The Tower of Babel is proving to be as difficult to reenter as it was to break out of. Forced into a life of piracy, Senlin and his eclectic crew are struggling to survive aboard their stolen airship as the hunt to rescue Senlin’s lost wife continues.
Hopeless and desolate, they turn to a legend of the Tower, the mysterious Sphinx. But help from the Sphinx never comes cheaply, and as Senlin knows, debts aren’t always what they seem in the Tower of Babel.
Time is running out, and now Senlin must choose between his friends, his freedom, and his wife.
Does anyone truly escape the Tower?
Allow me to start off this review with a confession: I almost didn’t pick this book up. I enjoyed Senlin Ascends when I read it last year, but I couldn’t decide if I liked it enough to rush to read the second book. After seeing all the glittering reviews of the third book, The Hod King, recently, I realized that I might be missing out on something.
The Sphinx’s Arm has a different feel to it than the first book. It’s faster paced, grittier, and a bit more complex. (As if the Tower needed to be more complex!) Senlin and his friends aren’t just on the lam anymore; they’re pirates! They’re still trying to find Senlin’s wife, all while trying to avoid detection by Commissioner Pound. Everywhere they turn, the Tower, with all it’s political corruption and steampunk wonders, is doing its best to thwart them.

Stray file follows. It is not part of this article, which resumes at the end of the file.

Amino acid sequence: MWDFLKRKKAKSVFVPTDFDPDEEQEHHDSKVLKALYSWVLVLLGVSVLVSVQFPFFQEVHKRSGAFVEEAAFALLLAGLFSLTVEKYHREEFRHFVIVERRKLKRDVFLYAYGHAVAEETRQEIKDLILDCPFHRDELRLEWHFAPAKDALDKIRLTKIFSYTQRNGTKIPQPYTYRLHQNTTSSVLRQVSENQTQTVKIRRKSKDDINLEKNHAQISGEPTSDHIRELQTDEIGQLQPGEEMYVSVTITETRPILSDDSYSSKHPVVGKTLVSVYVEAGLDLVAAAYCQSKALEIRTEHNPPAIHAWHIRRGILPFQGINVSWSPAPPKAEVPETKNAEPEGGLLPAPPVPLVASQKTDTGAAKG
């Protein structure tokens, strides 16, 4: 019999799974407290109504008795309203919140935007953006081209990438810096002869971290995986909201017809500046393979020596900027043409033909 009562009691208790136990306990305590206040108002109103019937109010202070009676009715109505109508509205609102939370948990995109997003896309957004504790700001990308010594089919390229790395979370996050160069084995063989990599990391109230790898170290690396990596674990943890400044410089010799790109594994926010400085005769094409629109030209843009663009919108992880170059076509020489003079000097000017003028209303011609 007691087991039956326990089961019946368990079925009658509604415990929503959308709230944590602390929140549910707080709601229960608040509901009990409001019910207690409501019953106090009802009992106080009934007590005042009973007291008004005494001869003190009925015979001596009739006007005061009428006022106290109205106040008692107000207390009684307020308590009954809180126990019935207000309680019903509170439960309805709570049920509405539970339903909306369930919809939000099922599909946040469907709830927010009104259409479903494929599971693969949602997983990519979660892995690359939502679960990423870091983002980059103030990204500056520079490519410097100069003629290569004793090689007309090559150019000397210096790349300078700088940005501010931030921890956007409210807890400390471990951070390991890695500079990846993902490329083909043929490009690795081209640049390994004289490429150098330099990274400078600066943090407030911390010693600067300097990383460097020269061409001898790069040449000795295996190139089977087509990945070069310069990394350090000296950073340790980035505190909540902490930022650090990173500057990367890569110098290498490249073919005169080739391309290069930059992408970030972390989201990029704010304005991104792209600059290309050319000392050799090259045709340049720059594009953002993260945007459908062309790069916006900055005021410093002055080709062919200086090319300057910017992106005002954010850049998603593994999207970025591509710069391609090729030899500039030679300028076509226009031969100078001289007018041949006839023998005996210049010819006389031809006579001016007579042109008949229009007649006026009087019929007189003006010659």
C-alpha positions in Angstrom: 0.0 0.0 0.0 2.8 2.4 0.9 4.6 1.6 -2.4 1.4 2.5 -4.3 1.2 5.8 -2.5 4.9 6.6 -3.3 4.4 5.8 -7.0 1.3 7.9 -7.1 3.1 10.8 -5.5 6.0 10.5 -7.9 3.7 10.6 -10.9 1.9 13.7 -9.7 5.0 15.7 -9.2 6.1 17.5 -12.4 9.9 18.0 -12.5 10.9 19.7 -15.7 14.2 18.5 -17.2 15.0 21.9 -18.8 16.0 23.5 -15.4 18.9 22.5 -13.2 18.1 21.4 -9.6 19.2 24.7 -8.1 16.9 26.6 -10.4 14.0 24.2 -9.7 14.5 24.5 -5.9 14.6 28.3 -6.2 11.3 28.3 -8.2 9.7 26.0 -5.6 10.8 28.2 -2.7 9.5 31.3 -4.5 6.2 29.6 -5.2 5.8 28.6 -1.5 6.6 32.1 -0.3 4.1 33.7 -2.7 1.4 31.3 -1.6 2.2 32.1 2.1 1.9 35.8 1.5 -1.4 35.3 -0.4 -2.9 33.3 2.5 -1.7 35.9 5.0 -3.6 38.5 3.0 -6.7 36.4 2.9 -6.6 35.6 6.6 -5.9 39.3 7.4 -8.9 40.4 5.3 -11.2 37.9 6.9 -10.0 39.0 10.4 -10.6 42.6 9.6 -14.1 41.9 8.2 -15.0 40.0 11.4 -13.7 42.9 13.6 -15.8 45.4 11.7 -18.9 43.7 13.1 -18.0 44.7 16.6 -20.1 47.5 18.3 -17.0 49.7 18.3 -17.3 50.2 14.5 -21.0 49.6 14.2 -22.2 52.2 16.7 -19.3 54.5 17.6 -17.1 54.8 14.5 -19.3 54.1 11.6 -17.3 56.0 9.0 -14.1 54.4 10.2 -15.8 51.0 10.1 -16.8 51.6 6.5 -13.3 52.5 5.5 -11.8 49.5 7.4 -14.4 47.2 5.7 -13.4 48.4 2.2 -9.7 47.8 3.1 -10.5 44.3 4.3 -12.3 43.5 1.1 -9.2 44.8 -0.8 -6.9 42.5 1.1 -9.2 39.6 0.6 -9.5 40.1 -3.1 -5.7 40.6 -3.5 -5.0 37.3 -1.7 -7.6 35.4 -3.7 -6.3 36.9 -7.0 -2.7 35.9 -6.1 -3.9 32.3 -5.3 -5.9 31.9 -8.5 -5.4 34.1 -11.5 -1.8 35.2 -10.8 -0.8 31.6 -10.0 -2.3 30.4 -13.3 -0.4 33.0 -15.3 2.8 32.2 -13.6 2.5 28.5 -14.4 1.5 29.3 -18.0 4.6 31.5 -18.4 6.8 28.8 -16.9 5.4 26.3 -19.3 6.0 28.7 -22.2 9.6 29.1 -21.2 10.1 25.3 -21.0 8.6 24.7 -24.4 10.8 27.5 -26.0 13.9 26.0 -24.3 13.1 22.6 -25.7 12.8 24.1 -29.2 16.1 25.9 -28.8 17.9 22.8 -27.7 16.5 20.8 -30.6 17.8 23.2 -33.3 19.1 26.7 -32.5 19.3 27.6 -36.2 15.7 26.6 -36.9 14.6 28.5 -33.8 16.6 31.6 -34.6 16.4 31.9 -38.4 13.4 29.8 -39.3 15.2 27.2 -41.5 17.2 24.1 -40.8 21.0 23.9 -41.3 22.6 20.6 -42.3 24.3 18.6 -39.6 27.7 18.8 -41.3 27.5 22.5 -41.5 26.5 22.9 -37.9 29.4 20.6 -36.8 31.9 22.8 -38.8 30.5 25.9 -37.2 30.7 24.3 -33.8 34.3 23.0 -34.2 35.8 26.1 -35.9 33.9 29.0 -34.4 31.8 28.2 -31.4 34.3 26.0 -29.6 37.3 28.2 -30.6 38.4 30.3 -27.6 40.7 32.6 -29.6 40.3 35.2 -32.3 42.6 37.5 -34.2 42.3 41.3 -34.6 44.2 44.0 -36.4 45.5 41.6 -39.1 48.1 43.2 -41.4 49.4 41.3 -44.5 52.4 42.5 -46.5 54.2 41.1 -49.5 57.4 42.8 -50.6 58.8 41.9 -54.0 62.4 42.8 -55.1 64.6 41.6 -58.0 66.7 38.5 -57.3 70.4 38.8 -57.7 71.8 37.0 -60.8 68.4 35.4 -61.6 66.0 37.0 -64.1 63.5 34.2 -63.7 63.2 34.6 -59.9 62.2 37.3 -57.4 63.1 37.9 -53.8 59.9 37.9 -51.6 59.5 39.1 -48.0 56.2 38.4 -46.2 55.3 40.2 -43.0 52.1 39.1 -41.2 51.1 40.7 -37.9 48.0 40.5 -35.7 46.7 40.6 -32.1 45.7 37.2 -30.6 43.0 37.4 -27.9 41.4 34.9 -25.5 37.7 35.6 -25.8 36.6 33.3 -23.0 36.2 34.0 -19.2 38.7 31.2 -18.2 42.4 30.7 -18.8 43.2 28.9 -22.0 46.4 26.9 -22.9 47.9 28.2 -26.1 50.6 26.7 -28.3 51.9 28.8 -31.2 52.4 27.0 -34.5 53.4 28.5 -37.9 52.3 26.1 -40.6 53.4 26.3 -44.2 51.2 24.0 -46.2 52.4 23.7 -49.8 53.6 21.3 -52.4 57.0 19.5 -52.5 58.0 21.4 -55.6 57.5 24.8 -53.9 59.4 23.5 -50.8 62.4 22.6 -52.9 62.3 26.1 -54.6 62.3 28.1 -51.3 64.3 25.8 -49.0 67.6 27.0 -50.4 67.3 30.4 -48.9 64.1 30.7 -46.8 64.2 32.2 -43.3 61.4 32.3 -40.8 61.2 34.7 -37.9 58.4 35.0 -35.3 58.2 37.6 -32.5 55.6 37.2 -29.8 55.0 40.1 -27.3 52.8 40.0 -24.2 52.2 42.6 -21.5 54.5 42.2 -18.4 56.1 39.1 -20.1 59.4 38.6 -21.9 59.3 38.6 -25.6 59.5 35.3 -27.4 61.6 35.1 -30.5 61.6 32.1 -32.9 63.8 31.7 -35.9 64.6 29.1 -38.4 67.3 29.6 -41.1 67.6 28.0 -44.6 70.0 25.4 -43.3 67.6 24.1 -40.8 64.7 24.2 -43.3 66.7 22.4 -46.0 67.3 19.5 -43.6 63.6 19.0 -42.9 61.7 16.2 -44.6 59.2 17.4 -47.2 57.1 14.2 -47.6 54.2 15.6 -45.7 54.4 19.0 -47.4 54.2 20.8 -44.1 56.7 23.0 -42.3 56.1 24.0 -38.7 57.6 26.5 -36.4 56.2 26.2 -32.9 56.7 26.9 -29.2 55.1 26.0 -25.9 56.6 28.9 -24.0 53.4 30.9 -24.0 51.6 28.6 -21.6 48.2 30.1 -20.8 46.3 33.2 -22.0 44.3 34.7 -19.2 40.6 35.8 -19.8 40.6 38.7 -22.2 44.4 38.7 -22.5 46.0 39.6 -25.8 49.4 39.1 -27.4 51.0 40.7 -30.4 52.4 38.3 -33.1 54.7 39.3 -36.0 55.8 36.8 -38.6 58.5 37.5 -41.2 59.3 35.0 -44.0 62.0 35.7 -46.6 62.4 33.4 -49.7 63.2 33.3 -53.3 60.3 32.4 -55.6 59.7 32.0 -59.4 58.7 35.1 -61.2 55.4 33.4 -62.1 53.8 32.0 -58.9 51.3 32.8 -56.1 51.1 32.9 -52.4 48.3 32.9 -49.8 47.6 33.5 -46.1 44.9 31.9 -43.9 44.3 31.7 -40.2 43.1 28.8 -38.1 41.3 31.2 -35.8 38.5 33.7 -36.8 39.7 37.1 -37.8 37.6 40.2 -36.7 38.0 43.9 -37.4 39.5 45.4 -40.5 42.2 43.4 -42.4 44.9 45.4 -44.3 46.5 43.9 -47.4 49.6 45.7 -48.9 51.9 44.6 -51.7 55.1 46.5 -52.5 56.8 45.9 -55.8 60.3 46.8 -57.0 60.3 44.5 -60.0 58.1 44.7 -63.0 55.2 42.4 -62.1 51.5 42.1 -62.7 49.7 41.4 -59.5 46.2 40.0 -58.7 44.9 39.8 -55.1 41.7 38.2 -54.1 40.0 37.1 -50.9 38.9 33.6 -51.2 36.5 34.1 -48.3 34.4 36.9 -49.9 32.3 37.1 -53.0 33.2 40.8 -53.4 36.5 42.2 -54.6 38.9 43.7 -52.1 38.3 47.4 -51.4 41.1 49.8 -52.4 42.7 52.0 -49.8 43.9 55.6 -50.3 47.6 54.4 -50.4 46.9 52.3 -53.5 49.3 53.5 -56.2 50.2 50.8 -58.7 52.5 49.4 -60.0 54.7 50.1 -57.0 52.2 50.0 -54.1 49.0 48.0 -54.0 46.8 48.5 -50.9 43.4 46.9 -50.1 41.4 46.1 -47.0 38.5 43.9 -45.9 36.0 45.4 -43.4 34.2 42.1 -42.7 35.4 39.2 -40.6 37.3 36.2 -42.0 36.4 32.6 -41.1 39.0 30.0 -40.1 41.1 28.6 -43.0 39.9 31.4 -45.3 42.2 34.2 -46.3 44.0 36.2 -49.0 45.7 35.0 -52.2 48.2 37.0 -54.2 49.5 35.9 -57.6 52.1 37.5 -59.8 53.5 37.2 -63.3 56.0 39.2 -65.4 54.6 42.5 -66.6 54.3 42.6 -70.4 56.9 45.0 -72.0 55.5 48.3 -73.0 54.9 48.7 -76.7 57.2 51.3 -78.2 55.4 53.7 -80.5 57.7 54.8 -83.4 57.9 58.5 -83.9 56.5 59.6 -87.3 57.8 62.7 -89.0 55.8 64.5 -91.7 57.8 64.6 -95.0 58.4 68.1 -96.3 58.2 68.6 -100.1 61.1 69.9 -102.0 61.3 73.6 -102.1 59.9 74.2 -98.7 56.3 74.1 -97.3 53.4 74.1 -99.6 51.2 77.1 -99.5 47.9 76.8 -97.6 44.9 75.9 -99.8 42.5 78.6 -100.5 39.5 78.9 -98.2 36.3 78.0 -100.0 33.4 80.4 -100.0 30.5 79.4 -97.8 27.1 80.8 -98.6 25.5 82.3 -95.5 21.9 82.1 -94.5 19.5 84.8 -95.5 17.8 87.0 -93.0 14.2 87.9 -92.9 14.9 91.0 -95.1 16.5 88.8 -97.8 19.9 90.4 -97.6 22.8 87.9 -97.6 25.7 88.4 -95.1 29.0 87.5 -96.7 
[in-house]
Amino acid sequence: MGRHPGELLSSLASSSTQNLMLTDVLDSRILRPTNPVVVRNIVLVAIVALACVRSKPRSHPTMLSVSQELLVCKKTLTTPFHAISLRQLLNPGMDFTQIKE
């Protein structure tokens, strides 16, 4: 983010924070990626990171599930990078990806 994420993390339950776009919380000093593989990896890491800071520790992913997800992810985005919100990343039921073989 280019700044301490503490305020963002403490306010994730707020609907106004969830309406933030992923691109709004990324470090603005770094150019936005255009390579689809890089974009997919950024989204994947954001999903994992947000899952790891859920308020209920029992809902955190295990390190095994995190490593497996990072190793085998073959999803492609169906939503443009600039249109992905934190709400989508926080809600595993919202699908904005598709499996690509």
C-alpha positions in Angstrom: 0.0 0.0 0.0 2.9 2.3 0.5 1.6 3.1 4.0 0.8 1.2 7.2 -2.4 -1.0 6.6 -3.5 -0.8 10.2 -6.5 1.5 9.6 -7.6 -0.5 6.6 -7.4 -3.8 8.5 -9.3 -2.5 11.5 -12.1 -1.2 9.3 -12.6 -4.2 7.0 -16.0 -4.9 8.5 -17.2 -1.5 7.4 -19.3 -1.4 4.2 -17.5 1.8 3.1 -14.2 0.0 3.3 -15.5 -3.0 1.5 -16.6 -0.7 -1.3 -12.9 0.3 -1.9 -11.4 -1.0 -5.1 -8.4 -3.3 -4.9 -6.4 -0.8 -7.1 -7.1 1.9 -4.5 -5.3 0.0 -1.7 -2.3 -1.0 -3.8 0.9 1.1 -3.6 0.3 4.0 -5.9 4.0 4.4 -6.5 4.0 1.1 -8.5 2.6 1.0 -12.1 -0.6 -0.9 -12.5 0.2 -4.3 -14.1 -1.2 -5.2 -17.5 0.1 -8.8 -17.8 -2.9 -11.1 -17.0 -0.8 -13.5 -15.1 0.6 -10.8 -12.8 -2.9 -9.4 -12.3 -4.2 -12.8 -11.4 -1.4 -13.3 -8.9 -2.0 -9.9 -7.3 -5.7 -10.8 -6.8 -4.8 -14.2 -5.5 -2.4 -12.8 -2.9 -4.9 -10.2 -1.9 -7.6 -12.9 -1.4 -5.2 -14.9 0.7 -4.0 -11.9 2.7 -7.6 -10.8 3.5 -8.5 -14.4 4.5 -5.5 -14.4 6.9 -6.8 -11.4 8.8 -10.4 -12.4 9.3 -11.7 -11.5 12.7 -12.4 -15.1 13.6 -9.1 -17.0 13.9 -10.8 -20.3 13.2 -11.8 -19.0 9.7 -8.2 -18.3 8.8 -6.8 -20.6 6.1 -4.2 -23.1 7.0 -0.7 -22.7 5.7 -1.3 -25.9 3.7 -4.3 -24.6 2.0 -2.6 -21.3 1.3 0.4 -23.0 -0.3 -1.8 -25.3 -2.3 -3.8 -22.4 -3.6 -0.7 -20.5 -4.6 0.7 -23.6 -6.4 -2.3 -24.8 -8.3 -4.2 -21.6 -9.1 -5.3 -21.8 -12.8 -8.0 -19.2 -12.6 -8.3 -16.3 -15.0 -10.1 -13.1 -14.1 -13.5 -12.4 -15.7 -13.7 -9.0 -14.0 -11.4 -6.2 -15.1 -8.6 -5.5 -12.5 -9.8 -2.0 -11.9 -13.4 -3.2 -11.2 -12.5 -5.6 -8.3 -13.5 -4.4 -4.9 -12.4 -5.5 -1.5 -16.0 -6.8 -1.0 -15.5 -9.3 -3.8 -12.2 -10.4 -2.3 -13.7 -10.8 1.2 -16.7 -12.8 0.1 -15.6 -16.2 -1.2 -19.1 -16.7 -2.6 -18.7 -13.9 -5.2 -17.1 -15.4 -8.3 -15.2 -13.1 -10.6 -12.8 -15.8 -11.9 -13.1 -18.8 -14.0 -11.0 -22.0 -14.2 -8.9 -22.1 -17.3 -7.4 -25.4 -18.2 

The story is rich with amazing (and sometimes terrible) characters, both new and old. The relationship between Senlin and his crew has deepens and grows more complex with every misadventure they get themselves tangled in. Despite all their flaws and demons, the camaraderie between them is admirable. Senlin is quite different than he was in the first book. He’s not just the lost, desperate tourist searching for his wife anymore. He’s a leader and a friend, trying to do best by his crew. He’s smarter, bolder, and, although he fumbles a lot, you can’t help but love him. I really enjoyed the new characters introduced, as well, especially the mysterious Spinx and his lackey, Byron.
I want to share all the other details I loved about this book, but I don’t want to give too much away. I know we’re only two months into the year, but I already predict that this will be one of the best books I read in 2019.
*Potential spoiler* (Was anyone else really hoping the Sphinx was actually going to be a spoon?)